Juvenile Justice has a Dedicated Team of Educators Fueling Classroom Success

Friday, August 23, 2019 - 5:00pm

High school graduation is one of the first major milestones a young person can aim to achieve. Whether the individual is college-bound, leaving for military training or joining the workforce, a high school diploma is a ticket that gets its holder through the first turnstile toward realizing the American dream.

By the end of this summer, at least 41 high school students from North Carolina juvenile justice facilities, who have worked to earn either a high school diploma or to pass their high school equivalency exam, will have slipped on a robe and mortarboard to stride across a stage and turn their tassel. The presence behind this level of student achievement are the educators of Juvenile Justice, whose daily efforts sharpen minds and inspire young men and women to find and believe in their abilities.

During their annual summer conference in Greensboro, these education professionals gathered to network, collaborate on student motivational approaches, share effective tools for the classroom and recognize the 2019 Teacher of the Year: Dr. Monica Currie.

Currie, who consistently pushes for excellence in her classroom, says that “A teacher should effectively educate and equip students with the necessary tools to become productive citizens in all facets of society.” When she notices potential in someone, she pushes them to achieve beyond the classroom walls. Here’s an example: In addition to her every day classroom activities, the last two years have seen Dr. Currie’s math students compete exceptionally well in the state mathematics competition (hosted by the North Carolina School of Math and Science).

Helping students find success can also include helping them to discover and reach for the next chapter in their journey. Thus, a group of students from Stonewall Jackson YDC – led by Currie and Elliott Willingham – recently toured several colleges in the Charlotte area, which resulted in multiple scholarship offers for several students. They met with admissions directors and staff, athletic coaches and even a university president. The group also ate in a college dining hall, explored the library and visited an honors residence hall. The visit provided the necessary fuel for bigger aspirations.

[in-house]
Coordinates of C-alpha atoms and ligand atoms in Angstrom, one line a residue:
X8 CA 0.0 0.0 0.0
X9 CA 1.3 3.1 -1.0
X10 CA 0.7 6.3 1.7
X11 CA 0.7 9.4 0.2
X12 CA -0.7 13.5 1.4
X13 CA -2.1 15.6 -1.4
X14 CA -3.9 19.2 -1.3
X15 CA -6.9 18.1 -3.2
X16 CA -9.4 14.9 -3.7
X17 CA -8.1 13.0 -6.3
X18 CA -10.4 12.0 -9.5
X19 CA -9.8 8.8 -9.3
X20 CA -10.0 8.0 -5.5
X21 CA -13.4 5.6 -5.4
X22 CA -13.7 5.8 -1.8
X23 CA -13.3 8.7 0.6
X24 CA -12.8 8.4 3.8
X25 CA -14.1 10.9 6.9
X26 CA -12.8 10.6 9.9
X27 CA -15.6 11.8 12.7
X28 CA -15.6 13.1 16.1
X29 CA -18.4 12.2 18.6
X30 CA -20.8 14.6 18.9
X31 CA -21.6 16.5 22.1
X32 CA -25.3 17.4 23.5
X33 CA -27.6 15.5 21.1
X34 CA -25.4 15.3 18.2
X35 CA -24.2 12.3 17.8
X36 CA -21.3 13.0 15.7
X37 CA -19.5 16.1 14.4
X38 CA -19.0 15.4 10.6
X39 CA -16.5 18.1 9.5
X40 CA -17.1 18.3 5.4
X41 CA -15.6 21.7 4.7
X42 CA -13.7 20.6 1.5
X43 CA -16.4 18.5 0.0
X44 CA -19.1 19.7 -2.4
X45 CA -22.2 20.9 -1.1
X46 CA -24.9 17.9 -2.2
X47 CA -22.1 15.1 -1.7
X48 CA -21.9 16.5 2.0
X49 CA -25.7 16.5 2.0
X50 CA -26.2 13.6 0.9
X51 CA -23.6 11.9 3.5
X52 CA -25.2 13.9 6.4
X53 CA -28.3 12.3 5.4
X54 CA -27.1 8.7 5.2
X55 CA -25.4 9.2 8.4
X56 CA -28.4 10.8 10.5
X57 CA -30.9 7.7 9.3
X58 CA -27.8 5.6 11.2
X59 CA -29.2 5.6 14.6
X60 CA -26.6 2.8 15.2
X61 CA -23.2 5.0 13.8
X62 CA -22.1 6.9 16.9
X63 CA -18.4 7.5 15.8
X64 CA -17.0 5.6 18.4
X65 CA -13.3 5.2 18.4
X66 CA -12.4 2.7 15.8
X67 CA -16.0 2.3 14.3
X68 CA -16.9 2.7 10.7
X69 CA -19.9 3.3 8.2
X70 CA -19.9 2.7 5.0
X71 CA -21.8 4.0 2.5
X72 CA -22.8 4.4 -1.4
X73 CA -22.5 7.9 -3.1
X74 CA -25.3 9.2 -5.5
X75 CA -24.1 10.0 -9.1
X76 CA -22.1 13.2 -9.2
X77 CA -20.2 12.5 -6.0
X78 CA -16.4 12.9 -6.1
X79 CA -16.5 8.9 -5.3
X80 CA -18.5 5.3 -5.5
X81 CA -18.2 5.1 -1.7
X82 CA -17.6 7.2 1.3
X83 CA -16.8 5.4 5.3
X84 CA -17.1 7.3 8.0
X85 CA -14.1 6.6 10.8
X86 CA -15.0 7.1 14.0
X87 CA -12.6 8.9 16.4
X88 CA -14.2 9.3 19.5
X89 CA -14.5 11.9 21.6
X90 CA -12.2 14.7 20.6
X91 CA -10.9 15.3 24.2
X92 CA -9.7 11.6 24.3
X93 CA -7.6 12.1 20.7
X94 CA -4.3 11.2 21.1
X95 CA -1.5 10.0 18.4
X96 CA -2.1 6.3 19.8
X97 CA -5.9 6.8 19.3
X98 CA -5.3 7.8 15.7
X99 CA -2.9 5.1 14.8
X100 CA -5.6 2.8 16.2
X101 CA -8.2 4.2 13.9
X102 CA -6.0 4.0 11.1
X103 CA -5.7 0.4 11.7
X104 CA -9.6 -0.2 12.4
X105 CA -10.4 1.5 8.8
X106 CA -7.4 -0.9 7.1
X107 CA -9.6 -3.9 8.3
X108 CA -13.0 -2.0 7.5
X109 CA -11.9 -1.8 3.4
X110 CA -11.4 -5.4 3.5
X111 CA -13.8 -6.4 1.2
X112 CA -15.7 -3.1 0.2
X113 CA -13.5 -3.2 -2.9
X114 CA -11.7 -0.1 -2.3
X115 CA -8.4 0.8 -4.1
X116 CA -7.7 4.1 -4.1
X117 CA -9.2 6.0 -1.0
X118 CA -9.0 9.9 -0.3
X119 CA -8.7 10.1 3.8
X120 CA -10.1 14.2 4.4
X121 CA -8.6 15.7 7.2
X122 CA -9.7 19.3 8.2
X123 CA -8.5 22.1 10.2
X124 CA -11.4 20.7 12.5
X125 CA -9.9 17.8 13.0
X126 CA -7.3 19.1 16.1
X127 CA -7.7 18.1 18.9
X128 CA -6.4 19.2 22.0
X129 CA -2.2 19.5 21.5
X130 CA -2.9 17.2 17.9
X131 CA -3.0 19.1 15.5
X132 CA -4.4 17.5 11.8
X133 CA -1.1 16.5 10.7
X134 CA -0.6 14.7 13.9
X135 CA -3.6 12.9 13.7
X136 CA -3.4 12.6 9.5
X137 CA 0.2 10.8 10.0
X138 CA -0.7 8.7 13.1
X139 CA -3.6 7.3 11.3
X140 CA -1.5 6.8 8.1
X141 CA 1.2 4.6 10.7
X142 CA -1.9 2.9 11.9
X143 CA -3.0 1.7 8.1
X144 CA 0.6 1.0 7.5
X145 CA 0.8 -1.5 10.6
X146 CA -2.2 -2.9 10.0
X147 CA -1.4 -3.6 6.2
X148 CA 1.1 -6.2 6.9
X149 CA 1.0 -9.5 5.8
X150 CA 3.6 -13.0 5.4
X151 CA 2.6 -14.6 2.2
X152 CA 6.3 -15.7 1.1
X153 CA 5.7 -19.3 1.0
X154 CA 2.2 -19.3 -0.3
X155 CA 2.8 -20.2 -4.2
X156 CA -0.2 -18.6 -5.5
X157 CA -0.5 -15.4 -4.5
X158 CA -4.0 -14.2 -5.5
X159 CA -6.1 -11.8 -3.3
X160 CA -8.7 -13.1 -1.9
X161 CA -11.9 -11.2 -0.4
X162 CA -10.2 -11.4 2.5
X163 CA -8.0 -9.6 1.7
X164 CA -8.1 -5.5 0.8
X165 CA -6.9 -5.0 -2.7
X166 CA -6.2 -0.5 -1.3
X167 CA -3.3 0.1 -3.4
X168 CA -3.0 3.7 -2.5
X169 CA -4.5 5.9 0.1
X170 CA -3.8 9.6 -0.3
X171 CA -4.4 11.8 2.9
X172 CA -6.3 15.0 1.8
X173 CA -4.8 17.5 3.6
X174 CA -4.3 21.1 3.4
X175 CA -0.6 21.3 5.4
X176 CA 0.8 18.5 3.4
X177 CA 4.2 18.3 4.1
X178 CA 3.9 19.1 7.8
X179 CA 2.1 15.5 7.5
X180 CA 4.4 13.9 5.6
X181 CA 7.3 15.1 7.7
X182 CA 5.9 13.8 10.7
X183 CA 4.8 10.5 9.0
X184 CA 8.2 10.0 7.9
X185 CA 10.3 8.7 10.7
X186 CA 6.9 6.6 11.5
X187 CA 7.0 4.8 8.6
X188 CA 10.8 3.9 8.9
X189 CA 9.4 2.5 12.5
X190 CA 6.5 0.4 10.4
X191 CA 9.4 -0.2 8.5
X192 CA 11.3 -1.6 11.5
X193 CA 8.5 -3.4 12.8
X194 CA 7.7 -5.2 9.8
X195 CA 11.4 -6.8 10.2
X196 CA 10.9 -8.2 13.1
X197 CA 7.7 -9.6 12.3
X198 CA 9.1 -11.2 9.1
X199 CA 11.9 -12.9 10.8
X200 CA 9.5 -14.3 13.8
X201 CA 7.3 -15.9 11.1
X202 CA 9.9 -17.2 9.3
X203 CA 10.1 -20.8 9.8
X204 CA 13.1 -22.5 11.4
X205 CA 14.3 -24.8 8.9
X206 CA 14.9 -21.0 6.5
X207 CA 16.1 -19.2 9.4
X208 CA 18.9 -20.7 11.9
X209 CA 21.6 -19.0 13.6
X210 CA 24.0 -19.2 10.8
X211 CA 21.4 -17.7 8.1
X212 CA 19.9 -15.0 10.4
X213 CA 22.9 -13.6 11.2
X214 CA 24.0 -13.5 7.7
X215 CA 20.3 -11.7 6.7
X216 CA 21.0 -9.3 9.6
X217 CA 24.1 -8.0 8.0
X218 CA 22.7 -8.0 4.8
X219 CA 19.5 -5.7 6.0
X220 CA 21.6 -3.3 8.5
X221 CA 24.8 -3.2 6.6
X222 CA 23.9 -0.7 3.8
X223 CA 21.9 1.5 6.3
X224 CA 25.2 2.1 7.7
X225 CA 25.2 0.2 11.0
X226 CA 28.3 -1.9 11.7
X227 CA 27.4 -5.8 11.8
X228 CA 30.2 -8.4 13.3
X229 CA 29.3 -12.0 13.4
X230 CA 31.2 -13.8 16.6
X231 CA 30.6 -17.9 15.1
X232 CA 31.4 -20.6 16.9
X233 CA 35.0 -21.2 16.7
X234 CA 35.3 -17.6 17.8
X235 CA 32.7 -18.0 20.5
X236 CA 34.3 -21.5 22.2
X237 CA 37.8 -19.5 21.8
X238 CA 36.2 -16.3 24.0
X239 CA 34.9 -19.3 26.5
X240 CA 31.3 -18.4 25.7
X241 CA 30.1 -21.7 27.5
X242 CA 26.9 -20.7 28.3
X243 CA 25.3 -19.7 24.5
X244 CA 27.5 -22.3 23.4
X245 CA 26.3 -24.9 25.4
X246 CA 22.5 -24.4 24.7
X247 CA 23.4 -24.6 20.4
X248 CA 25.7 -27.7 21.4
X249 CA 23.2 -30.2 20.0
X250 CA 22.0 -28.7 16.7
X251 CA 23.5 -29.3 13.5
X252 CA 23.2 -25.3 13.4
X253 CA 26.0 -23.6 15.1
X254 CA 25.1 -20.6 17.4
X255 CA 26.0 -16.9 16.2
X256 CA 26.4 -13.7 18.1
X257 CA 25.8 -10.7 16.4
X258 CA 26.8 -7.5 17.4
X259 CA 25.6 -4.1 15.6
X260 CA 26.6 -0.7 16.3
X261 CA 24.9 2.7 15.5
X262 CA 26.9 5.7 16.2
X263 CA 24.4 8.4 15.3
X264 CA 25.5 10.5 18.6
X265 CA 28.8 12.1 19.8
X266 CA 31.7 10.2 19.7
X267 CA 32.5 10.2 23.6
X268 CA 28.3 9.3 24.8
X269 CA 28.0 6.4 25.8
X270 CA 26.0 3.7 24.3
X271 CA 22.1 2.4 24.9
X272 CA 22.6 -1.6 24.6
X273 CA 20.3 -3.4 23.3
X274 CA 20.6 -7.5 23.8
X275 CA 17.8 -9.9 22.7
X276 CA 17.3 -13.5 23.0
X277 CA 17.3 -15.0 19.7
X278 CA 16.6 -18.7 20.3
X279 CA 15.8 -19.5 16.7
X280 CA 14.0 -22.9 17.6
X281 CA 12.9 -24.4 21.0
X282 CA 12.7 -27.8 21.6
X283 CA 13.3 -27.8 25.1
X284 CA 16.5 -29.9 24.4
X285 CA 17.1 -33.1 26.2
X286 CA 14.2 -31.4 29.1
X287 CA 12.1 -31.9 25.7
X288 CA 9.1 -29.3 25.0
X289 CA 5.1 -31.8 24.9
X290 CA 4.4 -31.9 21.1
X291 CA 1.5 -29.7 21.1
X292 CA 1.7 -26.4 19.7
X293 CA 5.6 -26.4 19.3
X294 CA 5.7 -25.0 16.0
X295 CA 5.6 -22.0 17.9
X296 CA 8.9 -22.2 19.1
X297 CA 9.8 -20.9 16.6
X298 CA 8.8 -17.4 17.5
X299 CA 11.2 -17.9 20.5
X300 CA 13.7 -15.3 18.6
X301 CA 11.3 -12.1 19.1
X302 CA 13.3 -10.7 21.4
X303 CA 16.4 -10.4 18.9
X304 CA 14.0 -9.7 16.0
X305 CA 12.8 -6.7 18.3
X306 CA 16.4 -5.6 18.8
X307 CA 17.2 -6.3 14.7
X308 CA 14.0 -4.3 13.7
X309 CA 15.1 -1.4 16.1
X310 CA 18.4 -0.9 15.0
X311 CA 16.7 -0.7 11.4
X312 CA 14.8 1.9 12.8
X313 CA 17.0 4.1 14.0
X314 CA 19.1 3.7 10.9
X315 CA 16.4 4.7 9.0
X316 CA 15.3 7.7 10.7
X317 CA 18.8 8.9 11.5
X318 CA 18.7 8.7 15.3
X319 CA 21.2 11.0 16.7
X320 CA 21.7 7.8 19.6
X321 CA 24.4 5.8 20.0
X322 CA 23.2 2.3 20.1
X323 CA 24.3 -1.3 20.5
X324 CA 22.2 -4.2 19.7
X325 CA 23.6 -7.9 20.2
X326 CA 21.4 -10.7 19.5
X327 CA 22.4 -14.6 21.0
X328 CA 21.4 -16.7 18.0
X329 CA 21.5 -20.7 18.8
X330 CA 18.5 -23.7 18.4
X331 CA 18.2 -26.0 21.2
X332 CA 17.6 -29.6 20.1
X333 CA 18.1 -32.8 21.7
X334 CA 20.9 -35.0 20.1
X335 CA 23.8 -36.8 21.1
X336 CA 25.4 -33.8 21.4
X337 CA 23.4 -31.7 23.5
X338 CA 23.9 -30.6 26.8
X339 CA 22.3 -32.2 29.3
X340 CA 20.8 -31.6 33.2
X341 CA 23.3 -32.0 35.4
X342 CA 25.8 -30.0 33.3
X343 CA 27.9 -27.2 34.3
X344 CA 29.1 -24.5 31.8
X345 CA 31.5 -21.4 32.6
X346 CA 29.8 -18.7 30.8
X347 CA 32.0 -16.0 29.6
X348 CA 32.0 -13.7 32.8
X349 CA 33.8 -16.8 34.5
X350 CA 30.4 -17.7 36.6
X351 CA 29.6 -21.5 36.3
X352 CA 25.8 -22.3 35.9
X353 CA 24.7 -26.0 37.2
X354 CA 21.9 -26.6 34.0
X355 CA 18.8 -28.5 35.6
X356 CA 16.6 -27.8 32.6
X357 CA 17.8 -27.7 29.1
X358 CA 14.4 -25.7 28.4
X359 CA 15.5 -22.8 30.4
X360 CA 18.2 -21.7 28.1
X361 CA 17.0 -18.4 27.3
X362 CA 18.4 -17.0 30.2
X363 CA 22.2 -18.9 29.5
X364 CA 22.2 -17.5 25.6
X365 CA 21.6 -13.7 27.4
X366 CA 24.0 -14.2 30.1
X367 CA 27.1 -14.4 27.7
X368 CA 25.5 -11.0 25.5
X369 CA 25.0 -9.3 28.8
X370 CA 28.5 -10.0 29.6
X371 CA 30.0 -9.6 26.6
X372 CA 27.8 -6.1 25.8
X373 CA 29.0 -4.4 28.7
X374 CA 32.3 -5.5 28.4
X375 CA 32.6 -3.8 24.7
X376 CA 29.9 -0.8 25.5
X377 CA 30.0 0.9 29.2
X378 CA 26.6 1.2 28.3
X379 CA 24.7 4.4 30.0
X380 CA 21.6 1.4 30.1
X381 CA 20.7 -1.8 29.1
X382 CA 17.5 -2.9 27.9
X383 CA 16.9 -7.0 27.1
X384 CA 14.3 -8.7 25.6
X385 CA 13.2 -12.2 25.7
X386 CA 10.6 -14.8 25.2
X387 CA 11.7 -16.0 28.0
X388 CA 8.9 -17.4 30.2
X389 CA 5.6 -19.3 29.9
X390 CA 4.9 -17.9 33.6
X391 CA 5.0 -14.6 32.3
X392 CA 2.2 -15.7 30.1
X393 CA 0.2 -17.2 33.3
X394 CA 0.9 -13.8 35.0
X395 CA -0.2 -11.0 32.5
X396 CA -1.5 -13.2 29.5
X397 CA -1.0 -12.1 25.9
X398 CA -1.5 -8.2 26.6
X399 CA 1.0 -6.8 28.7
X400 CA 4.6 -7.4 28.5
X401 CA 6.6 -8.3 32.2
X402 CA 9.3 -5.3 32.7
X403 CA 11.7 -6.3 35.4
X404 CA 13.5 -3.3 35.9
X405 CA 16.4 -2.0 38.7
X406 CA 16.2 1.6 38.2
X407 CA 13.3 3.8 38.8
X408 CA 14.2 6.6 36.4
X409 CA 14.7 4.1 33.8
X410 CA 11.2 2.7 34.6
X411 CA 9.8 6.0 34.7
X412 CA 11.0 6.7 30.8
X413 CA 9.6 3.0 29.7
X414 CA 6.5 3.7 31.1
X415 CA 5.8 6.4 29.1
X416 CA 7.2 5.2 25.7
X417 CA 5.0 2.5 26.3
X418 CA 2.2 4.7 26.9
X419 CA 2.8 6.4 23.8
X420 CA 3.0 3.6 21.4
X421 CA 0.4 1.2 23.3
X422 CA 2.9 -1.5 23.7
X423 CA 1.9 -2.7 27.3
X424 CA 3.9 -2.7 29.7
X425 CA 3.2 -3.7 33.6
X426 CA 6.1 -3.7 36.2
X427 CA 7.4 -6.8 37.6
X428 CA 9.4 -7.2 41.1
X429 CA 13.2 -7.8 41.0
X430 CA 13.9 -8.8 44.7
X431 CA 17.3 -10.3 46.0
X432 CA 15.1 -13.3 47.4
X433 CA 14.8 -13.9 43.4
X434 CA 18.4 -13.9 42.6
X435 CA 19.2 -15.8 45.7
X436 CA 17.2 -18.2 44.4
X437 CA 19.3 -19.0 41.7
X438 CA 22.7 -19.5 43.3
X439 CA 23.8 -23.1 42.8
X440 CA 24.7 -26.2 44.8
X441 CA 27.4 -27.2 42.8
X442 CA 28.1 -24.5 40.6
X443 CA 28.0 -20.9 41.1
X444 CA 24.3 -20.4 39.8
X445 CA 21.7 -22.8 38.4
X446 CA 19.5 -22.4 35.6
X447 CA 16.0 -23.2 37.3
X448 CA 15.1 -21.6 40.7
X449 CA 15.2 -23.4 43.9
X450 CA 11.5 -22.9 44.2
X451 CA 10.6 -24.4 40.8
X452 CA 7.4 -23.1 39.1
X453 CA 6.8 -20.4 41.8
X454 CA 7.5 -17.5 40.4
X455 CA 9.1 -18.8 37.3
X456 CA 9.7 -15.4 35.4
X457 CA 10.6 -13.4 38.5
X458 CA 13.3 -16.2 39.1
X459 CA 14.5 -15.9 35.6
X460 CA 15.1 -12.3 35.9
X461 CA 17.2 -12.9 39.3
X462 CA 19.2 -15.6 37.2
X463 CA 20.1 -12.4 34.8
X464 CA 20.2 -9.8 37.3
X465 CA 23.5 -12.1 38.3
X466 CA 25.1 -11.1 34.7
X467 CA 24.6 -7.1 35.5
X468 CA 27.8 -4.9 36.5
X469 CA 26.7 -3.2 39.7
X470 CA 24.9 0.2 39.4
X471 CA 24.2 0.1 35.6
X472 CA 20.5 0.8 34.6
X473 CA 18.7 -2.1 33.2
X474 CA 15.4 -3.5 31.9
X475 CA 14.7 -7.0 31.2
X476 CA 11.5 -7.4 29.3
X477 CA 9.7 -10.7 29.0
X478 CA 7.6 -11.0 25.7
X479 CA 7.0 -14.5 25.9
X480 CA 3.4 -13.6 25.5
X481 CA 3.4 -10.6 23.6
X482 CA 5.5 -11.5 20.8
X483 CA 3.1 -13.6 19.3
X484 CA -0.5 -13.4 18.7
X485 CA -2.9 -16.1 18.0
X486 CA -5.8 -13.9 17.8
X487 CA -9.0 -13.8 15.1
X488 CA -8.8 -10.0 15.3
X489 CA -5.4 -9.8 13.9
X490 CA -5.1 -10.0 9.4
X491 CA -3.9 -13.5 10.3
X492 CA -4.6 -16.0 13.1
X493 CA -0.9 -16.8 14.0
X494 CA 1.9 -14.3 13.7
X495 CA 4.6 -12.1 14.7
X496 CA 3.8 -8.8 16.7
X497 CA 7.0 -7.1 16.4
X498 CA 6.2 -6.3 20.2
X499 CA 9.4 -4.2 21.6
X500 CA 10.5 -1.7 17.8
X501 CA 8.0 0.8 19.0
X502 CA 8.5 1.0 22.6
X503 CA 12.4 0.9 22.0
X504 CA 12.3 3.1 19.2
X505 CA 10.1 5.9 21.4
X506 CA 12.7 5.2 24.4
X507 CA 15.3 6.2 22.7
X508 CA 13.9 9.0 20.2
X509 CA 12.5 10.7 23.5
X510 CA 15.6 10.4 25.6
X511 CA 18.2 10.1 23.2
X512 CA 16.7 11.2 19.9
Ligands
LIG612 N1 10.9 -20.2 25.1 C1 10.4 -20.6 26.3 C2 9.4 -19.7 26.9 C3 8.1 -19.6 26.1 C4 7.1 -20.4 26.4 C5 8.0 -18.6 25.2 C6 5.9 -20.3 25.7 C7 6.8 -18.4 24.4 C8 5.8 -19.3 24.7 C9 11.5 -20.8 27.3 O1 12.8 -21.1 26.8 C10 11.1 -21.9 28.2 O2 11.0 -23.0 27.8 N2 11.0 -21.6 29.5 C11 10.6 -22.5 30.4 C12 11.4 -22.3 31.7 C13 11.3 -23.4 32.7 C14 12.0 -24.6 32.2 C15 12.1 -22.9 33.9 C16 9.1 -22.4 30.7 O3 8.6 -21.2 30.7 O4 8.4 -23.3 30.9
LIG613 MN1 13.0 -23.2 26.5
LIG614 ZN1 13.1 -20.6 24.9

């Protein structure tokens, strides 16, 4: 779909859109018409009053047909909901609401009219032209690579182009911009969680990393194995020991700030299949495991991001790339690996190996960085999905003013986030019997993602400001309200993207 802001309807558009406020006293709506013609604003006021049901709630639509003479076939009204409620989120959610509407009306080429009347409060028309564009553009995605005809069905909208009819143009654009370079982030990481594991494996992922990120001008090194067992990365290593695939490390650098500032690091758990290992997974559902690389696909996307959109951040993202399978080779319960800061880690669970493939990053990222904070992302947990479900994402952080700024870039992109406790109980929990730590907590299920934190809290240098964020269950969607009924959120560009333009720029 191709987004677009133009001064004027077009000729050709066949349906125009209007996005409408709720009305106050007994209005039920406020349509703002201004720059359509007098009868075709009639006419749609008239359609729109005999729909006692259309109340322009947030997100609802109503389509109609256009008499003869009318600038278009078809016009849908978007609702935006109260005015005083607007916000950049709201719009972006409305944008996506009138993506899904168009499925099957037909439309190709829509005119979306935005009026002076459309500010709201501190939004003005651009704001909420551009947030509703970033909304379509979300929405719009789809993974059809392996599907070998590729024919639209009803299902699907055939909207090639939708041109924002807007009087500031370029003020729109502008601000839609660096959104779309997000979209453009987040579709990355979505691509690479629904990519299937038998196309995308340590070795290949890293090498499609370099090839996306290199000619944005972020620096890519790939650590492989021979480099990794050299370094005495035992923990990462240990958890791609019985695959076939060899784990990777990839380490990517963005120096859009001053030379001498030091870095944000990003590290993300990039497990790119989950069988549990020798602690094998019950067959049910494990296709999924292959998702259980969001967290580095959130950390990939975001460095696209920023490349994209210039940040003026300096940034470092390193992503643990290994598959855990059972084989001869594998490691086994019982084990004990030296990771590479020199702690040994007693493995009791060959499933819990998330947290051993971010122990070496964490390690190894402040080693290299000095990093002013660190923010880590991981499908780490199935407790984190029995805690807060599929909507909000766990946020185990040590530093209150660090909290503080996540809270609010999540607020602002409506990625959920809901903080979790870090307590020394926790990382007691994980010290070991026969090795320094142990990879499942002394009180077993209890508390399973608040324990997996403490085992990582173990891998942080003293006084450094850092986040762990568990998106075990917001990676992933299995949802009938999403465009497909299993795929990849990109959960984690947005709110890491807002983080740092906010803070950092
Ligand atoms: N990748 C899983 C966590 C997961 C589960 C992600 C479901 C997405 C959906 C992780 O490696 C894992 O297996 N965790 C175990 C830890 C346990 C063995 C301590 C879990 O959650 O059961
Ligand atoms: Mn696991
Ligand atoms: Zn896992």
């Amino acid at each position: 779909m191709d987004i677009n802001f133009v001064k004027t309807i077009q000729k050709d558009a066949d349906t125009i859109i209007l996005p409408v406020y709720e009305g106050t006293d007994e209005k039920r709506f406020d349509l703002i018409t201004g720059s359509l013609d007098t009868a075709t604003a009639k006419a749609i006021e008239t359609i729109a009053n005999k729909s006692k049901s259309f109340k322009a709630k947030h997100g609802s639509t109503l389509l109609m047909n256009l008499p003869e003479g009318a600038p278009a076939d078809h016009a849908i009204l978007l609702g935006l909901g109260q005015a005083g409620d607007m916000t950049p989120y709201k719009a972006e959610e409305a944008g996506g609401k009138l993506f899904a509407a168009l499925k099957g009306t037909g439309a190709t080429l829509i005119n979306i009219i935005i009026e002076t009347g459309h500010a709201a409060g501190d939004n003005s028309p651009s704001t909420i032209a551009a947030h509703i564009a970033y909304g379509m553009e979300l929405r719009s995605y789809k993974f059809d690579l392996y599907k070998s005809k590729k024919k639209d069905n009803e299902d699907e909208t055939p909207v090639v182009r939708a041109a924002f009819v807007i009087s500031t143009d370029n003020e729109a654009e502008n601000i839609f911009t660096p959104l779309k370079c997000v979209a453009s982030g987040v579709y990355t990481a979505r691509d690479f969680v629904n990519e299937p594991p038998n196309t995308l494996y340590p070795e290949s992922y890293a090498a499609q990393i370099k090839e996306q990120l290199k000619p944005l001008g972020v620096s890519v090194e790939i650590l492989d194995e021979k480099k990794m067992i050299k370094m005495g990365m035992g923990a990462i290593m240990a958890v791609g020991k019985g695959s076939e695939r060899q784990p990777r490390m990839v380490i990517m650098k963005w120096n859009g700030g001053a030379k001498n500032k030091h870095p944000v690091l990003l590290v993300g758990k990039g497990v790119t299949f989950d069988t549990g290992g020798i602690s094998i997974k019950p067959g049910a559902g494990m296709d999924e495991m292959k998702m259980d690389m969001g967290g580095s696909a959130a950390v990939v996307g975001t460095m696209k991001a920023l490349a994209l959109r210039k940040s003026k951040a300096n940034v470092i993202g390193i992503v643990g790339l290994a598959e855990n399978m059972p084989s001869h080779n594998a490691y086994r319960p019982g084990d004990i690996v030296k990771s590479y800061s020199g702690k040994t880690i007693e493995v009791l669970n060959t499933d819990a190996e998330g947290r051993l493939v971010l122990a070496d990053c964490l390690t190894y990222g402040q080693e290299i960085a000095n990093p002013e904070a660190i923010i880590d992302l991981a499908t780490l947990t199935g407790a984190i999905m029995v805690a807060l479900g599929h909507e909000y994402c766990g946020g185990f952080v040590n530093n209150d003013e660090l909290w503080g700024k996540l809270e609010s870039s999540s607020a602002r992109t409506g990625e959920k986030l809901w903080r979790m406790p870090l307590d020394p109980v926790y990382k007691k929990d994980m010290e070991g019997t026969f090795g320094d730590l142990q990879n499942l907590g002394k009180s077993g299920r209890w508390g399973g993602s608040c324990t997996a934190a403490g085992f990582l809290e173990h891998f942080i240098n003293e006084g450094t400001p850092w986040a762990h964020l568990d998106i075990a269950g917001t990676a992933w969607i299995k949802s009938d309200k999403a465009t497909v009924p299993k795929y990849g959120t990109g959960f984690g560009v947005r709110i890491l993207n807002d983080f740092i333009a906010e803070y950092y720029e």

“A highlight of the tour provided the students a mentoring moment to participants at the Livingstone University summer basketball camp,” exclaimed Currie. Many of the campers they engaged with had similar stories and connections to the juvenile justice system. “Our young men represented themselves very well and shared with them what getting an education can do for your future.”

As of today, three students have received opportunities to pursue college studies at Johnson C. Smith University, Livingstone University and Elizabeth City State University. Additionally, students will be touring Appalachian State University in the coming weeks hoping to secure even more interest in their academic abilities.

The Juvenile Justice Class of 2019 has excelled academically, benefitting from the tools they received from their Juvenile Justice classrooms. The successes and achievements of the class include:  

  • Three students participated in the NCCTM Western Regional Math Fair, and one received Honorable Mention; one student participated in the NCCTM State Math Fair and received Honorable Mention;
  • Upon submitting a poem to a state and national writing competition, one student was selected as a top 10 finalist in the country in the “Young Authors Writing Competition,” sponsored by Columbia College of Chicago, Illinois;
  • One student submitted an original drawing to the NCCTM State Math Logo Competition;
  • One student submitted a personal essay to the National Mental Health Institute’s High School Mental Health Awareness Competition. This student also created a mental health quiz that was administered to a select number of his peers, tabulated the results with visual tables, designed a student mental health awareness/self-inventory, and spoke to the Boys II Men Program this month during National Minority Mental Health Month;
  • Four students completed the SAT college entrance exam and are touring campuses.

“The work put forth by the education team is providing life-changing experiences and opening up opportunities for students,” stated Adam Johnson, director of Education for Juvenile Justice.

 

Author: 
Matt Jenkins, Communications Officer